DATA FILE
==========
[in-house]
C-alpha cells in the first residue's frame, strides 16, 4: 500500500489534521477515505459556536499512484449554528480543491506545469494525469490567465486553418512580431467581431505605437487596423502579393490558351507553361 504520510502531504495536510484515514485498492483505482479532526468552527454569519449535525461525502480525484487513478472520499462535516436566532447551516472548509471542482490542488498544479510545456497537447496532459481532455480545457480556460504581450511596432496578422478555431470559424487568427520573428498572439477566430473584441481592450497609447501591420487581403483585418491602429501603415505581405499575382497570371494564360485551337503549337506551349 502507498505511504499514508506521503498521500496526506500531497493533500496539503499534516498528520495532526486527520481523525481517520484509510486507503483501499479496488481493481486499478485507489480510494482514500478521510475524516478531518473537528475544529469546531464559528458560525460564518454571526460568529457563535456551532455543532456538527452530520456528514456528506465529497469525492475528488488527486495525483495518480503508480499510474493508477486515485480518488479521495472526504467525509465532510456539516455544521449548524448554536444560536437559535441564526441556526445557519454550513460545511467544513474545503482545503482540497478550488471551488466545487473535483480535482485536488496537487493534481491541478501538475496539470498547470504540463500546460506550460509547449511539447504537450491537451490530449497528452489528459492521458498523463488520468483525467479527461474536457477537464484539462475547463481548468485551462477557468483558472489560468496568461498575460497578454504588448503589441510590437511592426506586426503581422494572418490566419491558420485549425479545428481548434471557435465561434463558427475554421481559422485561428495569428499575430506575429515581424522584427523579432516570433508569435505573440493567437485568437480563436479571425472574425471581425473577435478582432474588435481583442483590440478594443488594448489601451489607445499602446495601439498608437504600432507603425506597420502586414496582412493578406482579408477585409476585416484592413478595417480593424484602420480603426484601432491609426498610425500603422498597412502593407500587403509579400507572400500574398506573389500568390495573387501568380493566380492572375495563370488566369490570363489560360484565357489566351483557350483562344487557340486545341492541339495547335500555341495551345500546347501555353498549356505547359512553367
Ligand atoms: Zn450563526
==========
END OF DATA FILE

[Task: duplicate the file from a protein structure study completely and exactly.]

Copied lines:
[in-house]
C-alpha cells in the first residue's frame, strides 16, 4: 500500500489534521477515505459556536499512484449554528480543491506545469494525469490567465486553418512580431467581431505605437487596423502579393490558351507553361 504520510502531504495536510484515514485498492483505482479532526468552527454569519449535525461525502480525484487513478472520499462535516436566532447551516472548509471542482490542488498544479510545456497537447496532459481532455480545457480556460504581450511596432496578422478555431470559424487568427520573428498572439477566430473584441481592450497609447501591420487581403483585418491602429501603415505581405499575382497570371494564360485551337503549337506551349 502507498505511504499514508506521503498521500496526506500531497493533500496539503499534516498528520495532526486527520481523525481517520484509510486507503483501499479496488481493481486499478485507489480510494482514500478521510475524516478531518473537528475544529469546531464559528458560525460564518454571526460568529457563535456551532455543532456538527452530520456528514456528506465529497469525492475528488488527486495525483495518480503508480499510474493508477486515485480518488479521495472526504467525509465532510456539516455544521449548524448554536444560536437559535441564526441556526445557519454550513460545511467544513474545503482545503482540497478550488471551488466545487473535483480535482485536488496537487493534481491541478501538475496539470498547470504540463500546460506550460509547449511539447504537450491537451490530449497528452489528459492521458498523463488520468483525467479527461474536457477537464484539462475547463481548468485551462477557468483558472489560468496568461498575460497578454504588448503589441510590437511592426506586426503581422494572418490566419491558420485549425479545428481548434471557435465561434463558427475554421481559422485561428495569428499575430506575429515581424522584427523579432516570433508569435505573440493567437485568437480563436479571425472574425471581425473577435478582432474588435481583442483590440478594443488594448489601451489607445499602446495601439498608437504600432507603425506597420502586414496582412493578406482579408477585409476585416484592413478595417480593424484602420480603426484601432491609426498610425500603422498597412502593407500587403509579400507572400500574398506573389500568390495573387501568380493566380492572375495563370488566369490570363489560360484565357489566351483557350483562344487557340486545341492541339495547335500555341495551345500546347501555353498549356505547359512553367
Ligand atoms: Zn450563526